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Stunningly perfect 'Einstein ring' captured by James Webb Space Telescope

a tiny bright ring against dark space backgrou
A near-perfect Einstein ring from the galaxy JO418. (Image credit: Spaceguy44)

NASA's James Webb Space Telescope has snapped a perfect shot of an "Einstein ring." 

The stunning halo is the result of light from a distant galaxy passing through warped space-time surrounding another galaxy aligned between the distant light source and Earth. The new James Webb Space Telescope image, which was created by a Reddit-based astronomy enthusiast, is one of the best examples of the trippy astronomical phenomenon ever captured.

The ring of light in the new image comes from the distant galaxy SPT-S J041839-4751.8 (or JO418 for short), which is around 12 billion light-years from Earth, making it one of the oldest galaxies in the universe. JO418 is orientated directly behind another galaxy — the bright blue light at the center of the ring — which is so massive that its gravitational pull warps the space-time around it. As light from JO418 reaches the foreground galaxy it travels through this warped space-time. From Earth, it looks as though the light has curved around the galaxy, but the electromagnetic waves we see have actually been traveling in a straight line the entire time.

Related: 8 ways you can see Einstein's theory of relativity in real life 

This weird effect is similar to how glass lenses redirect light. Like magnifying glasses, this phenomenon also makes the light from distant galaxies appear much closer than they actually are. The only difference is that the lens is made from gravity-mangled space-time instead of glass. As a result, researchers have dubbed this trippy effect, gravitational lensing. Albert Einstein first predicted gravitational lensing in 1912, when he devised his theory of relativity

Reddit user and astronomy grad student "Spaceguy44" posted the image of the JOS18 Einstein ring Aug. 23 in the subreddit r/Astronomy. The anonymous astronomer created the shot using publicly available data collected by the Mid-Infrared Instrument (MIRI) on the James Webb Space Telescope.

"We wouldn't be able to see J0418 if it weren't for the light-bending properties of gravity," Spaceguy44 wrote on Reddit. "Without the lensing effect, the galaxy would probably look like most distant galaxies: a small blob of light."

A close up of the JO418 Einstein ring. (Image credit: Spaceguy44)
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The new image is not the first glimpse of JO418, but it is by far the most detailed yet.

In 2020, researchers discovered the distant galaxy after spotting partial gravitational lensing with the Atacama Large Millimeter/submillimeter Array (ALMA) in Chile; they reported the finding in a paper published that year in the journal Nature (opens in new tab).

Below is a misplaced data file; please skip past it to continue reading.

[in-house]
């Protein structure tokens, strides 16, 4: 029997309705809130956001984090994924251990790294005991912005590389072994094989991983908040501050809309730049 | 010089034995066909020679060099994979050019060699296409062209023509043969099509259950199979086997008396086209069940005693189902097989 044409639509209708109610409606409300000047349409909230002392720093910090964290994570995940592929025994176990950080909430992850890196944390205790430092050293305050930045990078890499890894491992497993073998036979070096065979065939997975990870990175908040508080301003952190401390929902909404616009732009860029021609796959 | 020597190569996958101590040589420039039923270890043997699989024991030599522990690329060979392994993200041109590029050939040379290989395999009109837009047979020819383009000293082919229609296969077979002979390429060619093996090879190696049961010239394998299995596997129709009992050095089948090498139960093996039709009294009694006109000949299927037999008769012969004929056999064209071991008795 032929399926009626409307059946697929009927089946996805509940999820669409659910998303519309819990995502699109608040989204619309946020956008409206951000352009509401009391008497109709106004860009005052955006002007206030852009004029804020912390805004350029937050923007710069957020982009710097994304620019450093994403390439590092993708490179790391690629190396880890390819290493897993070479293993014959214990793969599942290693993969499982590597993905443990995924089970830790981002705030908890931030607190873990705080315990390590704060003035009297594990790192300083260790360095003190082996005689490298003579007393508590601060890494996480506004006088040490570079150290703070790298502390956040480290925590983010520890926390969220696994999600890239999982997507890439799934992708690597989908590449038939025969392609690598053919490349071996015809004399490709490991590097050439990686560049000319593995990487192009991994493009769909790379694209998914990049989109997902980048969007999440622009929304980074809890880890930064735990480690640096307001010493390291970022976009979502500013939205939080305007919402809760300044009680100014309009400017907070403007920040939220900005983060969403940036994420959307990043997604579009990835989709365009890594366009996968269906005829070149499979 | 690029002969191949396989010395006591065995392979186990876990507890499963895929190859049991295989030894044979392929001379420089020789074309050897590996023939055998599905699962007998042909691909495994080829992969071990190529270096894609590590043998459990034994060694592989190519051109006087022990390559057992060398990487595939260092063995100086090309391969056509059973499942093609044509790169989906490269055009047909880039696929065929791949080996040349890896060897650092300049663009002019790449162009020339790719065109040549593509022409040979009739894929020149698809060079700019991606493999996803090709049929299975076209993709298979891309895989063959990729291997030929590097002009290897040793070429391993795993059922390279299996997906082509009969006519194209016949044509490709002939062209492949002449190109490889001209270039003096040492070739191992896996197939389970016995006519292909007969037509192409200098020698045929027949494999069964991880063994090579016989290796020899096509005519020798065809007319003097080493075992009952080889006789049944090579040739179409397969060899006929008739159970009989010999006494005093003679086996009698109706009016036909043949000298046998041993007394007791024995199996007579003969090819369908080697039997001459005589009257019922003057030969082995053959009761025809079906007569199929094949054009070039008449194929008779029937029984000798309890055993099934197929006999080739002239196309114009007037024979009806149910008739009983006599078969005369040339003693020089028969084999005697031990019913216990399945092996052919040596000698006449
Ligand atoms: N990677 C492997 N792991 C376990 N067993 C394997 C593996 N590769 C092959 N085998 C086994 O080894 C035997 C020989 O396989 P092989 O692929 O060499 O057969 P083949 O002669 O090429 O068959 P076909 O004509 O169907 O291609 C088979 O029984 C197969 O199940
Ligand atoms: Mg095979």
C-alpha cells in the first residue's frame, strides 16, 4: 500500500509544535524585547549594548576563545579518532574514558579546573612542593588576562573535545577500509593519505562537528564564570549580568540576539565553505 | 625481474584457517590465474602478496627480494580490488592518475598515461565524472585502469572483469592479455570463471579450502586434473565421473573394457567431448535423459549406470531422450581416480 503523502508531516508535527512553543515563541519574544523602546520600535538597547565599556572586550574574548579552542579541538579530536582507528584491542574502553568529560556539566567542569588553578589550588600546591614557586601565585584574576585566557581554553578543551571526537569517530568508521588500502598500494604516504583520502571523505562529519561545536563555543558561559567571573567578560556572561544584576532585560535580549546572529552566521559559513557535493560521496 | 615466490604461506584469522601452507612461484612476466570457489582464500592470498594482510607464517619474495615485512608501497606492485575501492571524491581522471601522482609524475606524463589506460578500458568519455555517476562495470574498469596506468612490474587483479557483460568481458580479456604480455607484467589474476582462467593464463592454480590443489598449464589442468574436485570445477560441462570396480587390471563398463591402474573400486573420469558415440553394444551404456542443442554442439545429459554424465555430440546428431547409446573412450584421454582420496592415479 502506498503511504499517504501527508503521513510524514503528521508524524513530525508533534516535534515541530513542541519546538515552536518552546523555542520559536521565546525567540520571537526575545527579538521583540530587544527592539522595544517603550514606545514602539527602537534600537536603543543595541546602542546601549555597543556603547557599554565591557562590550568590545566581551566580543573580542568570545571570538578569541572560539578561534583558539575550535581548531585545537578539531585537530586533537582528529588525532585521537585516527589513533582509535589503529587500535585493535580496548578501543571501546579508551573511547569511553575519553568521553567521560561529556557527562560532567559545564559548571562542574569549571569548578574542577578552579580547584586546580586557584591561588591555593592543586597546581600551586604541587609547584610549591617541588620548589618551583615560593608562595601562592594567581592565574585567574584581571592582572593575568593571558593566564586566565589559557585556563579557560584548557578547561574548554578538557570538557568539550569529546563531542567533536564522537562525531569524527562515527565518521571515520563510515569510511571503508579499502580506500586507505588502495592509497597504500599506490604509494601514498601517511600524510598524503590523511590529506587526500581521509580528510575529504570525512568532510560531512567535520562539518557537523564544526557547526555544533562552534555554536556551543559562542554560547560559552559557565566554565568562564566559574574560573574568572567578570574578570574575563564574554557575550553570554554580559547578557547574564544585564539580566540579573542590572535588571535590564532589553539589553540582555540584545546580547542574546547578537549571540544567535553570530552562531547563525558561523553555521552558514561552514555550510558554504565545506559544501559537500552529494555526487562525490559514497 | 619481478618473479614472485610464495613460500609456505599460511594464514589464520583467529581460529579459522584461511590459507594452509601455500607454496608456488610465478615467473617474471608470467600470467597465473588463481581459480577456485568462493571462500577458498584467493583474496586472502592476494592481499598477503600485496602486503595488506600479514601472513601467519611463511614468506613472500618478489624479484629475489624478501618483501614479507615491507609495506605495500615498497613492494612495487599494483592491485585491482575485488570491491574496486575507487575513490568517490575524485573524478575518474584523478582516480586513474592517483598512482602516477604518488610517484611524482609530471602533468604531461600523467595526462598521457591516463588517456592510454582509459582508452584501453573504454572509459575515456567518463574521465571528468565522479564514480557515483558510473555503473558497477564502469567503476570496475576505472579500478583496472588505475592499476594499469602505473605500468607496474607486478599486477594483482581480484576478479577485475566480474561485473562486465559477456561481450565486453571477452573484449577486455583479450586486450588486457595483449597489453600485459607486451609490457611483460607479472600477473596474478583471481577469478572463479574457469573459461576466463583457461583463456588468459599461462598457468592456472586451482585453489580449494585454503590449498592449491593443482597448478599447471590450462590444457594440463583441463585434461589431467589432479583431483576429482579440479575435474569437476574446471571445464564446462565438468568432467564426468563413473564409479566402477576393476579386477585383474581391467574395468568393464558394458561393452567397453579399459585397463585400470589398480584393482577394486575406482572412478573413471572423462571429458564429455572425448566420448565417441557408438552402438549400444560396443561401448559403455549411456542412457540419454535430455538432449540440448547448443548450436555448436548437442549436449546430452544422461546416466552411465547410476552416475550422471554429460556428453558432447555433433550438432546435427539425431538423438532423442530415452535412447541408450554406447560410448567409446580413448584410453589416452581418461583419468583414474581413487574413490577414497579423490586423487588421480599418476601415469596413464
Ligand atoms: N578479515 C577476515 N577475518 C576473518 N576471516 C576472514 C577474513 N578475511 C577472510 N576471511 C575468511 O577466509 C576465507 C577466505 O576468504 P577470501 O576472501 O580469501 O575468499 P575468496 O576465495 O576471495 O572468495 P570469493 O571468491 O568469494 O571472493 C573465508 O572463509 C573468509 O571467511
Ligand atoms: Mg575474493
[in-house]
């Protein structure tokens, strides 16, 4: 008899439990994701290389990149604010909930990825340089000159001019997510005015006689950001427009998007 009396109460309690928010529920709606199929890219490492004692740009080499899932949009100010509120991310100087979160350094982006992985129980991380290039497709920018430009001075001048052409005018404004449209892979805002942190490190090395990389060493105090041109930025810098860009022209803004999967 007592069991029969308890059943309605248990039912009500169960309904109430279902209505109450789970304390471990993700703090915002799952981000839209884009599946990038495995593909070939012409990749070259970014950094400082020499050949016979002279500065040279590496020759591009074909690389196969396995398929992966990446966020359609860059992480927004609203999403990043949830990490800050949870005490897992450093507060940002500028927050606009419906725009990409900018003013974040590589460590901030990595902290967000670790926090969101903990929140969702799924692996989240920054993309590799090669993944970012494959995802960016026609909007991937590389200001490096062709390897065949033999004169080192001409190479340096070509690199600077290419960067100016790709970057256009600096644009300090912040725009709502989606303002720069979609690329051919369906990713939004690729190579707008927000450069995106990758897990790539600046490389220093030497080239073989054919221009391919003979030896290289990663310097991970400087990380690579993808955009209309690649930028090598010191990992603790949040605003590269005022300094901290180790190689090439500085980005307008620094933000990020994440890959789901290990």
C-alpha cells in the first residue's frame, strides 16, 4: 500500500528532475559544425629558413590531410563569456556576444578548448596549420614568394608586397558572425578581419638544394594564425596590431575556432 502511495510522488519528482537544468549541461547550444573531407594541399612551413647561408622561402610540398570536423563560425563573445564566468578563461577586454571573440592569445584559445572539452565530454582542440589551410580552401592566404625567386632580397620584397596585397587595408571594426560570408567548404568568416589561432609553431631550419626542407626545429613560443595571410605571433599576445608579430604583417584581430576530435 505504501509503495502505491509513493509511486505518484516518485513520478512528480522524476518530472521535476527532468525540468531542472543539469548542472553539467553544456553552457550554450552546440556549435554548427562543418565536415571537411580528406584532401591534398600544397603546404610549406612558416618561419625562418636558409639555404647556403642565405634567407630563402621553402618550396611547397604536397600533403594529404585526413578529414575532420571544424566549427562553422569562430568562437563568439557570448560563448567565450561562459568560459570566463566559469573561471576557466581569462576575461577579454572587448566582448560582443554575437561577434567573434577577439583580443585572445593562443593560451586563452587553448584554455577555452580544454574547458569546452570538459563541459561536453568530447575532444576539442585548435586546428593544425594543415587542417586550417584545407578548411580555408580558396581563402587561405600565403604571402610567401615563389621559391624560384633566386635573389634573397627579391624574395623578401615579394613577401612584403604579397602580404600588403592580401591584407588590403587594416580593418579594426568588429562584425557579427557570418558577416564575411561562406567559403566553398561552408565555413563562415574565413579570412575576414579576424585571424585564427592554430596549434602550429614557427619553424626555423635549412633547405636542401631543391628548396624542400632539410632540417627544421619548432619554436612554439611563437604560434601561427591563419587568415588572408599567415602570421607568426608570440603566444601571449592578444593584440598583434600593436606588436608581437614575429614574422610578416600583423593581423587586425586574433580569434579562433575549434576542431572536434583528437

On Aug. 13, Spaceguy44 released an image of JO418 using data collected by Webb's NIRCam instrument, but the initial shot had a much lower resolution and the ring of light was less visible, according to ScienceAlert (opens in new tab).

NASA's Hubble Space Telescope has captured images of several other Einstein rings, including one formed from warped quasar light (opens in new tab). However, none of these Einstein rings was as complete or as clearly visible as the one in the new image.

Perfectly-circular Einstein rings are extremely rare because they require both the distant and foreground galaxies to be perfectly aligned with the observer. However, the more advanced sensors on Webb should make it easier to spot them in the future.

The recently released photo is just the latest example of the high-definition view of the cosmos that Webb will provide to both researchers and the general public. The space telescope, which released its first pictures (opens in new tab) in July, has already snapped a stunning infrared image of Jupiter (opens in new tab), a mesmerizing view of the Cartwheel Galaxy (opens in new tab), the deepest image of the universe ever taken (opens in new tab) and other jaw-dropping photos. 

Originally published on Live Science.

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Harry Baker
Live Science Staff Writer

Harry is a U.K.-based staff writer at Live Science. He studied Marine Biology at the University of Exeter (Penryn campus) and after graduating started his own blog site "Marine Madness," which he continues to run with other ocean enthusiasts. He is also interested in evolution, climate change, robots, space exploration, environmental conservation and anything that's been fossilized. When not at work he can be found watching sci-fi films, playing old Pokemon games or running (probably slower than he'd like).